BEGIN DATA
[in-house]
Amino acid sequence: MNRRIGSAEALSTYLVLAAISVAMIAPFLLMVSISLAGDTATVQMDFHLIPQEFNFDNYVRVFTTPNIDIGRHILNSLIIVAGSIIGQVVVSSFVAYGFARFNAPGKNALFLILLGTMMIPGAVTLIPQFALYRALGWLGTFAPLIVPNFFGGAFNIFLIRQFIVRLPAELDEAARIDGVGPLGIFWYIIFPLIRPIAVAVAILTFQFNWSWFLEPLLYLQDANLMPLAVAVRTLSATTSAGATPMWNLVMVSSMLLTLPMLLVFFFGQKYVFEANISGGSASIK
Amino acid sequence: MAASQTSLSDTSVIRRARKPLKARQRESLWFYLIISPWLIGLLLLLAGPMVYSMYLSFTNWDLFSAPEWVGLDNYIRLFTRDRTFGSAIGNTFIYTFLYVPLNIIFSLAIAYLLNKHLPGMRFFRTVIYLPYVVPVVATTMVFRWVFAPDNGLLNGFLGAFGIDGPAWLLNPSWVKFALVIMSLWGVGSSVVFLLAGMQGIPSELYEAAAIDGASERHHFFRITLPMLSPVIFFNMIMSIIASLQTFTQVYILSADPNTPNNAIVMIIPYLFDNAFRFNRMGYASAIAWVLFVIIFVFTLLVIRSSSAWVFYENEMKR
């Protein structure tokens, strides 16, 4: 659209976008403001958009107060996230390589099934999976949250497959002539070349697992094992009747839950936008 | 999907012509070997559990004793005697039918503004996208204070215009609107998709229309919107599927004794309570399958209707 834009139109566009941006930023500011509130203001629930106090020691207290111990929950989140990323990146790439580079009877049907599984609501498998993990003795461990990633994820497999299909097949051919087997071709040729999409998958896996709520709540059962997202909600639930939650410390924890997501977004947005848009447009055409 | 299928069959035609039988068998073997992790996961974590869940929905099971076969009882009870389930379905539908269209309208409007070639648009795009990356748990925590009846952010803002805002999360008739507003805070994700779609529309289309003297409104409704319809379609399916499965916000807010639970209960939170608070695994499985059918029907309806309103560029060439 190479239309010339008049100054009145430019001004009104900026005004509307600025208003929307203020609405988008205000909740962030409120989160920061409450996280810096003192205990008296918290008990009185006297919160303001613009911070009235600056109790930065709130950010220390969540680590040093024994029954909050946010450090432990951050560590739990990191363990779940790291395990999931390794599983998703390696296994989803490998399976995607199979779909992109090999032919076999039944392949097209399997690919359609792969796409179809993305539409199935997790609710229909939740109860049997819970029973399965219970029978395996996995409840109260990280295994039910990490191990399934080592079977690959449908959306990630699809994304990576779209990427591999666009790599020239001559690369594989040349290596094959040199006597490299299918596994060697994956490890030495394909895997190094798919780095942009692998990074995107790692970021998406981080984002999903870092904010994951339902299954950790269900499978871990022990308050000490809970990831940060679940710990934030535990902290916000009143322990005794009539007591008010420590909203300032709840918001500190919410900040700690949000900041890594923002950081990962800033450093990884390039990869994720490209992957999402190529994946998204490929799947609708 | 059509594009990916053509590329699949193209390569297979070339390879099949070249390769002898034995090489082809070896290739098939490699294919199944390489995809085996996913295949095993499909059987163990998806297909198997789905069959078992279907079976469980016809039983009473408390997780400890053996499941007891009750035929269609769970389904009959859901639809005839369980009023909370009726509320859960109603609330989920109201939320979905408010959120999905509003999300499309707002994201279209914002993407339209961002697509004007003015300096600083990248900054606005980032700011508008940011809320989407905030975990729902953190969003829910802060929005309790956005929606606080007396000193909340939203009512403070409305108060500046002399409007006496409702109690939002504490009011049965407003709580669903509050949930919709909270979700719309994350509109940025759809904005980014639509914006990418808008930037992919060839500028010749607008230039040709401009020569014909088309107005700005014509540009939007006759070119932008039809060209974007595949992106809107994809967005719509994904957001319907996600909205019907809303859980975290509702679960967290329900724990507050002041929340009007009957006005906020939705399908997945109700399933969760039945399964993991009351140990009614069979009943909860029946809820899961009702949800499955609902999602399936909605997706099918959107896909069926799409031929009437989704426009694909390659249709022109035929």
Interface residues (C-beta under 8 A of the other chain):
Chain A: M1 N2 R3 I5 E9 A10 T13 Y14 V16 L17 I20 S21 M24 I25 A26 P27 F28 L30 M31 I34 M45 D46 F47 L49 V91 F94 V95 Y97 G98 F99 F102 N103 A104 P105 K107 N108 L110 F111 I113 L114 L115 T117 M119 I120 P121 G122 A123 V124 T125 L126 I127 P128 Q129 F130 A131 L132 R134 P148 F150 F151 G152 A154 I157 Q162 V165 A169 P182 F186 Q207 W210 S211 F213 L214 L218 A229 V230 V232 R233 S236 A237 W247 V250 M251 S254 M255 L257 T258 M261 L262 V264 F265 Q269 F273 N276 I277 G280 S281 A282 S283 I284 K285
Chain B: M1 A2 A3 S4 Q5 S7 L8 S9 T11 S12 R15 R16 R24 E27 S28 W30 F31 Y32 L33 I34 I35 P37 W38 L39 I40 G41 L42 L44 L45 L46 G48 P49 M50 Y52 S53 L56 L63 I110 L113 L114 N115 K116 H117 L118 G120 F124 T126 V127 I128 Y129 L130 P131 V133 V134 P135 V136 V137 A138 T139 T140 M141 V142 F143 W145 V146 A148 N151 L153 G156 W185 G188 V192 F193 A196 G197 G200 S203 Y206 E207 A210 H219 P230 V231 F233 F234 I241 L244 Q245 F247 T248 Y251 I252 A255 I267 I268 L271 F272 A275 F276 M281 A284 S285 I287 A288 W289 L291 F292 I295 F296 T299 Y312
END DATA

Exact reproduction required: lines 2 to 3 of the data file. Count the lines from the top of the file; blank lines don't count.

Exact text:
Amino acid sequence: MNRRIGSAEALSTYLVLAAISVAMIAPFLLMVSISLAGDTATVQMDFHLIPQEFNFDNYVRVFTTPNIDIGRHILNSLIIVAGSIIGQVVVSSFVAYGFARFNAPGKNALFLILLGTMMIPGAVTLIPQFALYRALGWLGTFAPLIVPNFFGGAFNIFLIRQFIVRLPAELDEAARIDGVGPLGIFWYIIFPLIRPIAVAVAILTFQFNWSWFLEPLLYLQDANLMPLAVAVRTLSATTSAGATPMWNLVMVSSMLLTLPMLLVFFFGQKYVFEANISGGSASIK
Amino acid sequence: MAASQTSLSDTSVIRRARKPLKARQRESLWFYLIISPWLIGLLLLLAGPMVYSMYLSFTNWDLFSAPEWVGLDNYIRLFTRDRTFGSAIGNTFIYTFLYVPLNIIFSLAIAYLLNKHLPGMRFFRTVIYLPYVVPVVATTMVFRWVFAPDNGLLNGFLGAFGIDGPAWLLNPSWVKFALVIMSLWGVGSSVVFLLAGMQGIPSELYEAAAIDGASERHHFFRITLPMLSPVIFFNMIMSIIASLQTFTQVYILSADPNTPNNAIVMIIPYLFDNAFRFNRMGYASAIAWVLFVIIFVFTLLVIRSSSAWVFYENEMKR